Literary landscape …

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Lake Windermere in the Lakes District. Pic Sarah Nicholson

I SEE why this tranquil corner of England inspired Beatrix Potter to write tales about rabbits and William Wordsworth to pen poems about daffodils.

I’ve only been in the Lake District a couple of hours and I’m already sitting on the deck of a vintage steamer as it drifts across Lake Windermere with my notebook open to compose a paragraph about the view I see from my waterborne perch.

The hot midday sun is laying sequins on the water, the narrow country lanes winding around the lake are defined by centuries-old stone walls, blooms of every hue surround picture-perfect cottages, and sheep graze on hillsides so green they remind me of perfect Granny Smith skins.

I imagine Beatrix and William opening their curtains in the morning and reaching for pen or paintbrush, strolling country lanes and writing on summer nights when the setting sun drops a golden glow on the rural landscape that they see from study windows.

Beatrix Potter

The author responsible for Peter Rabbit, Jemima Puddle-Duck and Benjamin Bunny discovered the Lake District during childhood holidays and moved to a working farm near Hawkshead in the early 1900s before shifting across the road to a larger house when she later wed local solicitor William Heelis.

I start my first full day in Hawkshead – the hamlet of white houses roughly halfway between Lake Windermere and Coniston Water – and visit the Beatrix Potter Museum now occupying the 17th-century building that served as husband William’s chambers.

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William Heelis’ chambers that now serve at the Beatrix Potter Museum. Pic Sarah Nicholson

I linger in the dark rooms at the top of the narrow steps to peer at dainty original sketches and watercolour paintings featuring the author’s famous characters, read displays detailing her contribution to conservation and farming, and look out a window to spy the view Beatrix would have glimpsed while visiting her husband at work.

Then it’s back in the car to drive the 4km to Hill Top, the farm Beatrix bought in 1906 and moved to after the death of her first fiance Norman Warne. The property is now managed by the National Trust and the cottage is in much the same condition as when the author left it.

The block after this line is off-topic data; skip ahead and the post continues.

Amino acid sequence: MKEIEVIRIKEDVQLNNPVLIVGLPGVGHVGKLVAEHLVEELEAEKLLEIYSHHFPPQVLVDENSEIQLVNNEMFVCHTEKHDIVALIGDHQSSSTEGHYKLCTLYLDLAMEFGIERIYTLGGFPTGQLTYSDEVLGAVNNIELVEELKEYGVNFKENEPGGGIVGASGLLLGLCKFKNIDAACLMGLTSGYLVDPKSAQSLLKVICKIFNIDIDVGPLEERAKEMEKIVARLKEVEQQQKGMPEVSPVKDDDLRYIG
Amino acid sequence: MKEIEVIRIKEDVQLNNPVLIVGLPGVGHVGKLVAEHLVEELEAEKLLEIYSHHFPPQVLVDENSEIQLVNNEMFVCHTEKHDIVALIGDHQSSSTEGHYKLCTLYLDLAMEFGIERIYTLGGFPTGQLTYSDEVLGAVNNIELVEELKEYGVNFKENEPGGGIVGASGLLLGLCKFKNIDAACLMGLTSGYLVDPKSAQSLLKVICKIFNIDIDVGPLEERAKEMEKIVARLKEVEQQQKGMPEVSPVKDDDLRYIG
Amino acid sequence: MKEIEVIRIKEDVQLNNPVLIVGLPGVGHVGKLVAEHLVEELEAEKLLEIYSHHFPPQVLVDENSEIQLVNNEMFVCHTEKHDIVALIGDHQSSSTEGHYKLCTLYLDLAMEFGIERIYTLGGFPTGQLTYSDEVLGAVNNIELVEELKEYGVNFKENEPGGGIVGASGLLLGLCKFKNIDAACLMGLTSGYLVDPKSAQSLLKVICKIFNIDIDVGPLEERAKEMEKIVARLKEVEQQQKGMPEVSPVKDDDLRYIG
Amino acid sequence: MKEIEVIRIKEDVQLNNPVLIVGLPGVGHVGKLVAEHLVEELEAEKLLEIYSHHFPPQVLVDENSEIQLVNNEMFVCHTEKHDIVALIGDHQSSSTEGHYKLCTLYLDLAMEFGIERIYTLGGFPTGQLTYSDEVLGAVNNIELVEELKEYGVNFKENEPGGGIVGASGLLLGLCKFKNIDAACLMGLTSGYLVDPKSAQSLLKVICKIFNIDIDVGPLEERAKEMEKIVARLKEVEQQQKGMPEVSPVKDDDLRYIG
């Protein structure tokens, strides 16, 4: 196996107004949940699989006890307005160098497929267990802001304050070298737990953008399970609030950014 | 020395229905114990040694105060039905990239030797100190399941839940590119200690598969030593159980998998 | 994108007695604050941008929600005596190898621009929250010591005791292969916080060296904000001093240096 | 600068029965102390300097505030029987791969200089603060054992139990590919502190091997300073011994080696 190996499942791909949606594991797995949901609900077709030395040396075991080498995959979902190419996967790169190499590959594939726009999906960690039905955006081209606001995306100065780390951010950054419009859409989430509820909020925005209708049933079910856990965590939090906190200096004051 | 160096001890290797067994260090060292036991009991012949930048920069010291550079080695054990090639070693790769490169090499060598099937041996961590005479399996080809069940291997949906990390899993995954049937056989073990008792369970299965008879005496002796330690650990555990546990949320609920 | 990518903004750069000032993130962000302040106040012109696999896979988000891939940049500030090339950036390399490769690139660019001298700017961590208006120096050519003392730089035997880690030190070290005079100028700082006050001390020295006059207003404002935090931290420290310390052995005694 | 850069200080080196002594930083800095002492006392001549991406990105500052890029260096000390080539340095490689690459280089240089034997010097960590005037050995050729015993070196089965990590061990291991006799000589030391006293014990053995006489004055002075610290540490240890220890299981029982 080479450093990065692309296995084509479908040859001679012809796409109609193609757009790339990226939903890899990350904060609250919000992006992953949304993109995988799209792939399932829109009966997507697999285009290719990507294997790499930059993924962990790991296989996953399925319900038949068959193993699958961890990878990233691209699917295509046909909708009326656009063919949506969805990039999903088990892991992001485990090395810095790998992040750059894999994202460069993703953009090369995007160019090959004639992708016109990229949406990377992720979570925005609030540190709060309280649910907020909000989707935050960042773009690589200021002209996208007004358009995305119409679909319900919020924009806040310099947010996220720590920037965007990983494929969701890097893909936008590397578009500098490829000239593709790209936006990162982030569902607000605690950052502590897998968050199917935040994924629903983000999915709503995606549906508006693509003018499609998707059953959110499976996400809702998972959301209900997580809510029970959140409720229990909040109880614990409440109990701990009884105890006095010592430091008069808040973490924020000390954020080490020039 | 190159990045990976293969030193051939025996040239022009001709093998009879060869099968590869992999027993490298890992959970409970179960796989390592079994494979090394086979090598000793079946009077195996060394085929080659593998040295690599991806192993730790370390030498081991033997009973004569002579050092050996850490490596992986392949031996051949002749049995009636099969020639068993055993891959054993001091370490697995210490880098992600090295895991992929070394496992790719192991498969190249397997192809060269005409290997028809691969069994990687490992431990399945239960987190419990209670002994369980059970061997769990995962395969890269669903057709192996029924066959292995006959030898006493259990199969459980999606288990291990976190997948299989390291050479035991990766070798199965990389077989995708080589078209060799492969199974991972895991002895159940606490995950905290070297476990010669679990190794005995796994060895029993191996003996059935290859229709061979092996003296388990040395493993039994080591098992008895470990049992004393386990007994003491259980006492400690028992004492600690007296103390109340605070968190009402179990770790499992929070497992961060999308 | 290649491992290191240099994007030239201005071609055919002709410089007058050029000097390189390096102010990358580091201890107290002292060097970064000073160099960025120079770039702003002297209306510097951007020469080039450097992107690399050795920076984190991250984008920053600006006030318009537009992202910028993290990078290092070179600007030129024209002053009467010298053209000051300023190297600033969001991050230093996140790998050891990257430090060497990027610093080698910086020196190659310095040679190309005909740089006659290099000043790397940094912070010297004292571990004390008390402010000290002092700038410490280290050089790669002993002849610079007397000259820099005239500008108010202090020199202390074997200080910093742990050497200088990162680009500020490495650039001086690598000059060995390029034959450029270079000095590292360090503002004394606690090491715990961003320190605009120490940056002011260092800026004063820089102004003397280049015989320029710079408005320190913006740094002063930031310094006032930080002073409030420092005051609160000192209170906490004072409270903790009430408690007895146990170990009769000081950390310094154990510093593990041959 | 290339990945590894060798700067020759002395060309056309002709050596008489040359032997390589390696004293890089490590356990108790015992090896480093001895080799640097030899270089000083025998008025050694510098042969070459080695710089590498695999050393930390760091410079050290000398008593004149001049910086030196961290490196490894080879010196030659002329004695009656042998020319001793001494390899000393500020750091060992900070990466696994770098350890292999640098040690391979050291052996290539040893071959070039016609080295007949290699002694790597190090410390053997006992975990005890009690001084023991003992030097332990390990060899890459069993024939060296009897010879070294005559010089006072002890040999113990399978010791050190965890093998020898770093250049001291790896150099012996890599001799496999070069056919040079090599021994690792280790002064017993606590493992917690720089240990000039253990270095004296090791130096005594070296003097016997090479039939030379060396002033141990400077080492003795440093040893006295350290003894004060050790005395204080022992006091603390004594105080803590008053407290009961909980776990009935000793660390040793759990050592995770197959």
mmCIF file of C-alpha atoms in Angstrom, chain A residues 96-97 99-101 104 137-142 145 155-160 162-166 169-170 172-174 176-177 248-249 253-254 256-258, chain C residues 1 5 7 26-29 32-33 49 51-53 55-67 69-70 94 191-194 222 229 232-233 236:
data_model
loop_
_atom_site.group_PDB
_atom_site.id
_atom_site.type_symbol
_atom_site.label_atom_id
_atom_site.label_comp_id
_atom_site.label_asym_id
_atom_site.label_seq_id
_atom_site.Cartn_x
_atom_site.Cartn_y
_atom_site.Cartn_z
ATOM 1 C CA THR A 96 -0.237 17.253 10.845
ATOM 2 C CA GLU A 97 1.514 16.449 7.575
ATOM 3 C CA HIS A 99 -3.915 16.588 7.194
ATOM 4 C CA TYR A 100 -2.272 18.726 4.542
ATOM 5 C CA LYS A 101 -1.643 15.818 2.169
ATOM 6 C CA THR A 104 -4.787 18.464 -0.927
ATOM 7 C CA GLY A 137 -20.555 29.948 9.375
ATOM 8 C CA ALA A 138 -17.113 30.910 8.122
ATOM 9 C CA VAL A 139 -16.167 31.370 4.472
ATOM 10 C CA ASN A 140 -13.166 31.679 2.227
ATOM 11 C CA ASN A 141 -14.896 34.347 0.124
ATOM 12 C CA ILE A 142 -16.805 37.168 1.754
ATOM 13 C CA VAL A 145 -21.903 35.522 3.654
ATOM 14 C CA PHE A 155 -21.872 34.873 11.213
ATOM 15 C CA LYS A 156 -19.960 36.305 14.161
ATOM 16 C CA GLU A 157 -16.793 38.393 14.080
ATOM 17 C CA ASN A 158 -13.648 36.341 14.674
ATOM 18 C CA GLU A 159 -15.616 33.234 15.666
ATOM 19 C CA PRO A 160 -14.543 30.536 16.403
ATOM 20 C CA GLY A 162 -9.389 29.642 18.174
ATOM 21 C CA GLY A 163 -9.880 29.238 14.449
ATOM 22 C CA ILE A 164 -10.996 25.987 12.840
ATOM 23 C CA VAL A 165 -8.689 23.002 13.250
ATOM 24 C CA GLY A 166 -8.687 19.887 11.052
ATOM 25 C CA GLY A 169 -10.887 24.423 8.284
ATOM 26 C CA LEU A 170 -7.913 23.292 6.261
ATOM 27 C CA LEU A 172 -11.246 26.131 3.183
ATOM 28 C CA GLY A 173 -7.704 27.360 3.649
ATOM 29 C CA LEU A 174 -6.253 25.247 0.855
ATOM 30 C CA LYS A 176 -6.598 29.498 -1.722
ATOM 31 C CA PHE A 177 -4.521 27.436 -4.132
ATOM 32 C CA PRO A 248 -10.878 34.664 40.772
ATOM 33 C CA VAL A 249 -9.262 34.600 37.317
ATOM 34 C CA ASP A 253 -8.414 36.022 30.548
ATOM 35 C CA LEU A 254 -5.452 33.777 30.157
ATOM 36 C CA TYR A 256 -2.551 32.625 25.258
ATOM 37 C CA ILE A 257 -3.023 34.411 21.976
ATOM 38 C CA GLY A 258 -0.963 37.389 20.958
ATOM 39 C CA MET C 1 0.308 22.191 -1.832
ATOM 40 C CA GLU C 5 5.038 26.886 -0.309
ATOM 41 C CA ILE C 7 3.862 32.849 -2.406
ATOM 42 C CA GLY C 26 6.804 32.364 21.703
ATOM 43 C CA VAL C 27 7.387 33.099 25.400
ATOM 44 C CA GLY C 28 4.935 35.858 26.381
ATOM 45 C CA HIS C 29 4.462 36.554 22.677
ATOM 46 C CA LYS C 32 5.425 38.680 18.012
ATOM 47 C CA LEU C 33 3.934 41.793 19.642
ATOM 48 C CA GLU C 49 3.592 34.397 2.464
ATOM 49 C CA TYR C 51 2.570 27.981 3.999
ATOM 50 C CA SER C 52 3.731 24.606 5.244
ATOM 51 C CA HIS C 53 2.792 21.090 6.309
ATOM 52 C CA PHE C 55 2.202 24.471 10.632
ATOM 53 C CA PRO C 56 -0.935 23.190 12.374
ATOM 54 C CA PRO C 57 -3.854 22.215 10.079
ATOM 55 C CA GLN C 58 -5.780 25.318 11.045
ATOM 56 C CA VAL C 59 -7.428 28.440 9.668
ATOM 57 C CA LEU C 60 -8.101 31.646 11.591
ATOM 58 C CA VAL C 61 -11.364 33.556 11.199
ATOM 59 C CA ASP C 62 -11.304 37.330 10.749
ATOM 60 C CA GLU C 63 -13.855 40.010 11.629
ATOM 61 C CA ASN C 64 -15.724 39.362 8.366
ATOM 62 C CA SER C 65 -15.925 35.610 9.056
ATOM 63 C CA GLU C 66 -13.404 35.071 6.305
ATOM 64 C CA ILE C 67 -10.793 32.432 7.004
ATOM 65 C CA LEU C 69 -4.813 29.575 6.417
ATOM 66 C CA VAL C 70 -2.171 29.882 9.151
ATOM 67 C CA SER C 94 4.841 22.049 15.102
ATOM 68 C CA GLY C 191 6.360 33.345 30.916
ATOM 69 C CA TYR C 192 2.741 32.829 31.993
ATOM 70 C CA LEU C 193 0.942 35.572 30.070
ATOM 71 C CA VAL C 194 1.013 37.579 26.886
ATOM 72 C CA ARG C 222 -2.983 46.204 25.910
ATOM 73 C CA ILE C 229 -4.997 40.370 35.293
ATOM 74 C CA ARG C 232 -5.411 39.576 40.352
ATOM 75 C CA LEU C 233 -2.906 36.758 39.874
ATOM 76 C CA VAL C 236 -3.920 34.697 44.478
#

There’s the sitting room just inside the front door with a cabinet displaying her favourite plates, a rocking chair by the fireplace, the bedroom with a faded quilt and her glasses resting on a dressing table.

Out in the garden I expect to see Peter Rabbit dash into the vegie patch as I stroll footpaths flanked by bushes with bright summertime blooms and linger at the front door to have my photo snapped in the exact spot I’ve seen the famous resident pose.

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Potter’s Hill Top. Pic Sarah Nicholson

After exploring the grounds, I retire to neighbouring Sawrey House for afternoon tea of scones and cool homemade lemonade, to linger just a little longer in Beatrix Potter territory.

William Wordsworth

The poet was educated in Hawkshead but his real passion for the district started in 1799 when he settled in Dove Cottage on the edge of Grasmere, the village he described as “the loveliest spot that man hath ever found’’, before briefly relocating to nearby Allan Bank and settling at Rydal Mount in 1813.

I start a second literary day in Grasmere and skirt St Oswald’s Church to see the Wordsworth graves – William is buried in the yard beside wife Mary, sister Dorothy and daughter Nora – before pausing at Sarah Nelson’s Gingerbread Shop to try a local culinary icon in what was once the school where the poet taught local children.

It’s an eight-minute walk to Dove Cottage where I join a tour of the rooms William and Dorothy occupied when they first moved to the Lakes before visiting the neighbouring Wordsworth Museum to see handwritten letters and diaries.

I retreat to Grasmere for lunch, sitting on the riverside terrace at The Rowan Tree to gaze across the water at Wordsworth’s church while recharging for the afternoon, then it’s into the car for the 4km drive to Rydal Mount and the estate William lived at from 1813 until his death in 1850.

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William Wordsworth’s Rydal Mount. Pic Sarah Nicholson

The property is still in the hands of Wordsworth descendants, who gather a couple of times a year for special occasions, but when they’re not in residence the stately dwelling is open to the public.

Outside I drift through the garden, designed by the famous resident who surrounded himself with the natural environment that encouraged his work, to find Dora’s Field, the pasture William bought for his daughter and filled with daffodils after her death in 1847.

The writer was a guest of Visit England.

Go2 – The Lake District

Getting there

Located in England’s northwest corner and basically defined by the boundaries of Cumbria’s Lake District National Park, the Lake District is a 90-minute drive from Manchester or a two-hour journey on National Rail to Windermere. See nationalrail.co.uk

Staying there

Langdale Hotel & Spa, 7km from Ambleside near the hamlet of Elterwater, is a delightful place to stay in the Lake District with Waterside Rooms beside a cascading stream and the chefs at Purdey’s restaurant using local ingredients to create a fine-dining experience. See langdale.co.uk

More See golakes.co.uk or visitengland.com

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THIS STORY ORIGINALLY APPEARED IN ESCAPE ON SUNDAY, AUGUST 1, 2015

Click here to see the story online

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